Ursula Korniechouk Interview, 28 March 2014

Ursula Korniechouk, a native of Germany, describes her life in Germany and the experiences she had in Cleveland. Growing up during World War Two had a tremendous affect on Korniechouk. Her father was outspoken against the Hitler regime, and her mother was concerned that he would be apprehended by the authorities. She came to Cleveland because of her husband, and she quickly became acquainted with the racial divide in Cleveland. She was shocked at how people could be so racist in a country that was supposed to be free. In the late 1960s, she needed to step back from being a political activist and moved into working full-time to support her family. She began working for the Cleveland Museum of Art and created outreach programs that tried to connect the museum to the general public. She end by reiterating how surprised and heartbroken she was once she realized how deep and pervasive the racial problem was in this country.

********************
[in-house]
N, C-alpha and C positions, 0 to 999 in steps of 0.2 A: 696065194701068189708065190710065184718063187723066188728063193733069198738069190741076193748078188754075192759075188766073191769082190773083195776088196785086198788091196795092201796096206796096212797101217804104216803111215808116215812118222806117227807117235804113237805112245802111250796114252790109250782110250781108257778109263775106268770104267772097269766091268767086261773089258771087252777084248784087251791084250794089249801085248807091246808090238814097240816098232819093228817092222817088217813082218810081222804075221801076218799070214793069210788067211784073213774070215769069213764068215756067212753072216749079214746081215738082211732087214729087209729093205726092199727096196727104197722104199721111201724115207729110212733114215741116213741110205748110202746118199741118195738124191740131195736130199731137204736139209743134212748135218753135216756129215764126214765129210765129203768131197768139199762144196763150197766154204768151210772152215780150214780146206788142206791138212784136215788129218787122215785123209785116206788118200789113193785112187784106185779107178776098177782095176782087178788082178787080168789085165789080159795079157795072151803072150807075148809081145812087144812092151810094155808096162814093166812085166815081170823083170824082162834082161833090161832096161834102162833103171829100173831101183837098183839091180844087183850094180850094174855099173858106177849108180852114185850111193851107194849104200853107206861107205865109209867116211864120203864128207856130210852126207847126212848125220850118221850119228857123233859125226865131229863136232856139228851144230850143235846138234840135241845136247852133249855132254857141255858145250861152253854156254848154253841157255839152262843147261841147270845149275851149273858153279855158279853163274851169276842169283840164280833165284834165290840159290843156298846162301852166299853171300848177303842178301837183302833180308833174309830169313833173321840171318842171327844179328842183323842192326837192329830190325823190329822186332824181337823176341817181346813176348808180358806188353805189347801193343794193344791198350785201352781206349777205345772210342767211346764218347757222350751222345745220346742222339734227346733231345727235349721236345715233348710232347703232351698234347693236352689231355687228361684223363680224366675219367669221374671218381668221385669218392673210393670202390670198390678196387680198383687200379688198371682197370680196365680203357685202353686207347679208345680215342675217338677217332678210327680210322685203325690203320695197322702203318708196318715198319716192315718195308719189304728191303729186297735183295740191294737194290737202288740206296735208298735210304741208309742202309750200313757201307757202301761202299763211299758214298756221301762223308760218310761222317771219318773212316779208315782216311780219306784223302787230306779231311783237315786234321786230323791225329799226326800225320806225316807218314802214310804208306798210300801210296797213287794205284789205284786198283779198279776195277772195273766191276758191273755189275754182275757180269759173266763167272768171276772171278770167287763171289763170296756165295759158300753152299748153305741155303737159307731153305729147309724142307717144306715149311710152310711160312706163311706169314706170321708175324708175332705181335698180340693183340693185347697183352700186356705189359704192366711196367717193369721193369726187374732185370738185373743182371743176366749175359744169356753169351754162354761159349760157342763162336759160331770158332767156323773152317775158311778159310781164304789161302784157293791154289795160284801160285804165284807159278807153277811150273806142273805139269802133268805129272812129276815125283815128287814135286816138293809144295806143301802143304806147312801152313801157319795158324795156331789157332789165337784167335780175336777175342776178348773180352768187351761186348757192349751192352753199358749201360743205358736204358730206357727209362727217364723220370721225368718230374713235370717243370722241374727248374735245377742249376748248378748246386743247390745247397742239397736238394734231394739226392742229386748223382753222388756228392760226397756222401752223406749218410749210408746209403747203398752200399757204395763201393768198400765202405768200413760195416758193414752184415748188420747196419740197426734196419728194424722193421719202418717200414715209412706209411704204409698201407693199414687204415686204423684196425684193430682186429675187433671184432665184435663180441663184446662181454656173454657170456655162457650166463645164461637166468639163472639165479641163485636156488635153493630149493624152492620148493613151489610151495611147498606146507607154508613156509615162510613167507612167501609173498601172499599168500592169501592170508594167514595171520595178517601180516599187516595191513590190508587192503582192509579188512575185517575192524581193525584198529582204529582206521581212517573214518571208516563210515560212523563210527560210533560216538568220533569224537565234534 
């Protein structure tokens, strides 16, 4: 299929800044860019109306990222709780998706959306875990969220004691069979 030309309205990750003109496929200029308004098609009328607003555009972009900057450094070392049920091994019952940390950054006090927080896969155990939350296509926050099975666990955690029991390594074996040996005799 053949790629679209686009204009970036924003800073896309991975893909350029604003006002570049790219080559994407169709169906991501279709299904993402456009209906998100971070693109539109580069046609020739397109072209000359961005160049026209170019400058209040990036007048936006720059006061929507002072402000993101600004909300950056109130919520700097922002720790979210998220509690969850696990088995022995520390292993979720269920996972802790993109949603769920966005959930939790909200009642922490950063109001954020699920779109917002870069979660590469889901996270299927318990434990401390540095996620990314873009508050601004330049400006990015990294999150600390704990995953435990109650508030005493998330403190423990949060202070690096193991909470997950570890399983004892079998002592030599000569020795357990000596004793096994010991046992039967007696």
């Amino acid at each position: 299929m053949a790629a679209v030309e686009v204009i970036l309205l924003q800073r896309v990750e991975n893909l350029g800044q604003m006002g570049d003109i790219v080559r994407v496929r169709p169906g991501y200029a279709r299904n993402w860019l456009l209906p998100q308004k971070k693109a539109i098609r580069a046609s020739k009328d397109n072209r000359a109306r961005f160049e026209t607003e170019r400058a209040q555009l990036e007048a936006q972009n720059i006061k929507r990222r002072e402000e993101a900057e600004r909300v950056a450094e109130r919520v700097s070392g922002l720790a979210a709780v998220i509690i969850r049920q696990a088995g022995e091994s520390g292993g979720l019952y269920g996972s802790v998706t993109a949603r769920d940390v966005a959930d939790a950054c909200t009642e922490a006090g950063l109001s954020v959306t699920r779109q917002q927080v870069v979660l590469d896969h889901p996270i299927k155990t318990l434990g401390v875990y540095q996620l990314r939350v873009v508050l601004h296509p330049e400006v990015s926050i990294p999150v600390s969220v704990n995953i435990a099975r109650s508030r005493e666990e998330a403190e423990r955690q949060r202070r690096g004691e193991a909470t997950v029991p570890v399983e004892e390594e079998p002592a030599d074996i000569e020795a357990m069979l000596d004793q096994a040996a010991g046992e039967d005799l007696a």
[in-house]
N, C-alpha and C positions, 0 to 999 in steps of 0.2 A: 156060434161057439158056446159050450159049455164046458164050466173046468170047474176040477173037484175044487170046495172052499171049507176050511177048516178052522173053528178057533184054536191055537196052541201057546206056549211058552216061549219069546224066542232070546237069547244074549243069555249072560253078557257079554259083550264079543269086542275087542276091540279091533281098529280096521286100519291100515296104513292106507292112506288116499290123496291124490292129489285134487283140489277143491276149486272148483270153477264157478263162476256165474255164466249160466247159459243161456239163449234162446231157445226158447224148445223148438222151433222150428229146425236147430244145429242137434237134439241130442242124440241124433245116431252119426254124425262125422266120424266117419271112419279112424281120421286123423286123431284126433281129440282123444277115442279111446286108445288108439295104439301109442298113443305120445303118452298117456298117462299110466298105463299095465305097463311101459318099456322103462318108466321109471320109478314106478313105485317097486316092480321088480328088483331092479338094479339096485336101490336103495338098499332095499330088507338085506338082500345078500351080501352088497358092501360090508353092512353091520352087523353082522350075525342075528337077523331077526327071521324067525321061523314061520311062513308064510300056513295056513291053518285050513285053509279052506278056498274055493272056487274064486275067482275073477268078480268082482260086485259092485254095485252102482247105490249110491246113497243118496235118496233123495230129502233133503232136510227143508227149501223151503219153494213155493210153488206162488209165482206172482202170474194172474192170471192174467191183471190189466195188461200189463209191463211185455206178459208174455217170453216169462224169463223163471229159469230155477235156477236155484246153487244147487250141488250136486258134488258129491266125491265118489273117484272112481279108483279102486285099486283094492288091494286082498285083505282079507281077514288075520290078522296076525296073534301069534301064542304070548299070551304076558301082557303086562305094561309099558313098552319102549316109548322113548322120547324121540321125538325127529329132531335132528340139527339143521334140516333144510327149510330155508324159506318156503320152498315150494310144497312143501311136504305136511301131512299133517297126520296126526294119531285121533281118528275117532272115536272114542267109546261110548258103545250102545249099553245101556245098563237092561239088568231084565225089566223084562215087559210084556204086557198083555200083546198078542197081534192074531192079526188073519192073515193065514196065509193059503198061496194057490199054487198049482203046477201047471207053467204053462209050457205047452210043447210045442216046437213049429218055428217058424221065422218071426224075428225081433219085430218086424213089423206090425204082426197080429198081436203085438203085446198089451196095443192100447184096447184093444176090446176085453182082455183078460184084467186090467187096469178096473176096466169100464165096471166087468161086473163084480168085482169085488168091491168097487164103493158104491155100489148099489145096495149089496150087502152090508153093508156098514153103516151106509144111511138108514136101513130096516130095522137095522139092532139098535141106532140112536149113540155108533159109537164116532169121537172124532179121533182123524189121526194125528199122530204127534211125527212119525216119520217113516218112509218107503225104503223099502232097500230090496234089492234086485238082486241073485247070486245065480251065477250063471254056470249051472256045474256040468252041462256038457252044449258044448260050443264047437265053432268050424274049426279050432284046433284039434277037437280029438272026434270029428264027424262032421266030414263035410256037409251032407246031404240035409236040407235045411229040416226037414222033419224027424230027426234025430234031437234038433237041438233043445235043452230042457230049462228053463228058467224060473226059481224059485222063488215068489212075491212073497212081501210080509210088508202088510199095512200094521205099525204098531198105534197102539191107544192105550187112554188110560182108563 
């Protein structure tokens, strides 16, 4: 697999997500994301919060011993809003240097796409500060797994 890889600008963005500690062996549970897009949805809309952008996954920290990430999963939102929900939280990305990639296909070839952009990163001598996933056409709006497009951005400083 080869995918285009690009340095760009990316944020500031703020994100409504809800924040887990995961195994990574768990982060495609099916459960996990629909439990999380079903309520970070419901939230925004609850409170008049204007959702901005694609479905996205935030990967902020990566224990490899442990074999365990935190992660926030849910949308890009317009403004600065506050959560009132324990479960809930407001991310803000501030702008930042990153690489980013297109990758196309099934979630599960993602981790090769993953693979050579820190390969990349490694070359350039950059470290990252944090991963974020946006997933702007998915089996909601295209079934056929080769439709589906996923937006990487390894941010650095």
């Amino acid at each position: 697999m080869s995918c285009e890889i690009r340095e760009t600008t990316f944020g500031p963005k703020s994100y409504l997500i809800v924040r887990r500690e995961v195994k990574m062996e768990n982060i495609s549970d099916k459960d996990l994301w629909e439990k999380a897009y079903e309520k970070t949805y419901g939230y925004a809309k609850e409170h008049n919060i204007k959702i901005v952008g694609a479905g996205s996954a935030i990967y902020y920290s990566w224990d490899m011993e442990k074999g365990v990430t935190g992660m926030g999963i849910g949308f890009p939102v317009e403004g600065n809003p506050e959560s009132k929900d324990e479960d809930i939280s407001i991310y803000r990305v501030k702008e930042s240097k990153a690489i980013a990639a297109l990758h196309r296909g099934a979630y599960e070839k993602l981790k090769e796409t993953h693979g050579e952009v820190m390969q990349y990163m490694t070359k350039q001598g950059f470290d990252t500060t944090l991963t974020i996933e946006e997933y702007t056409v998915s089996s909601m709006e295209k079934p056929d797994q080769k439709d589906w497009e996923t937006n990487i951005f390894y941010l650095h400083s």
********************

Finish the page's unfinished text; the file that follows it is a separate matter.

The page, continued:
Participants: Korniechouk, Ursula (interviewee) / Schnoke, Molly (interviewer)
Collection: Judson Oral History Project
Institutional Repository: Cleveland Regional Oral History Collection

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Judson Oral History Project

These interviews with residents of the Judson Park retirement community focus on personal recollections of the city's history and development. Interviews were conducted with the support of the Unger Family Foundation and the Maxine Goodman Levin College of Urban Affairs at Cleveland State University and were carried out by staff at Judson, alongside a team of researchers and students from Cleveland State.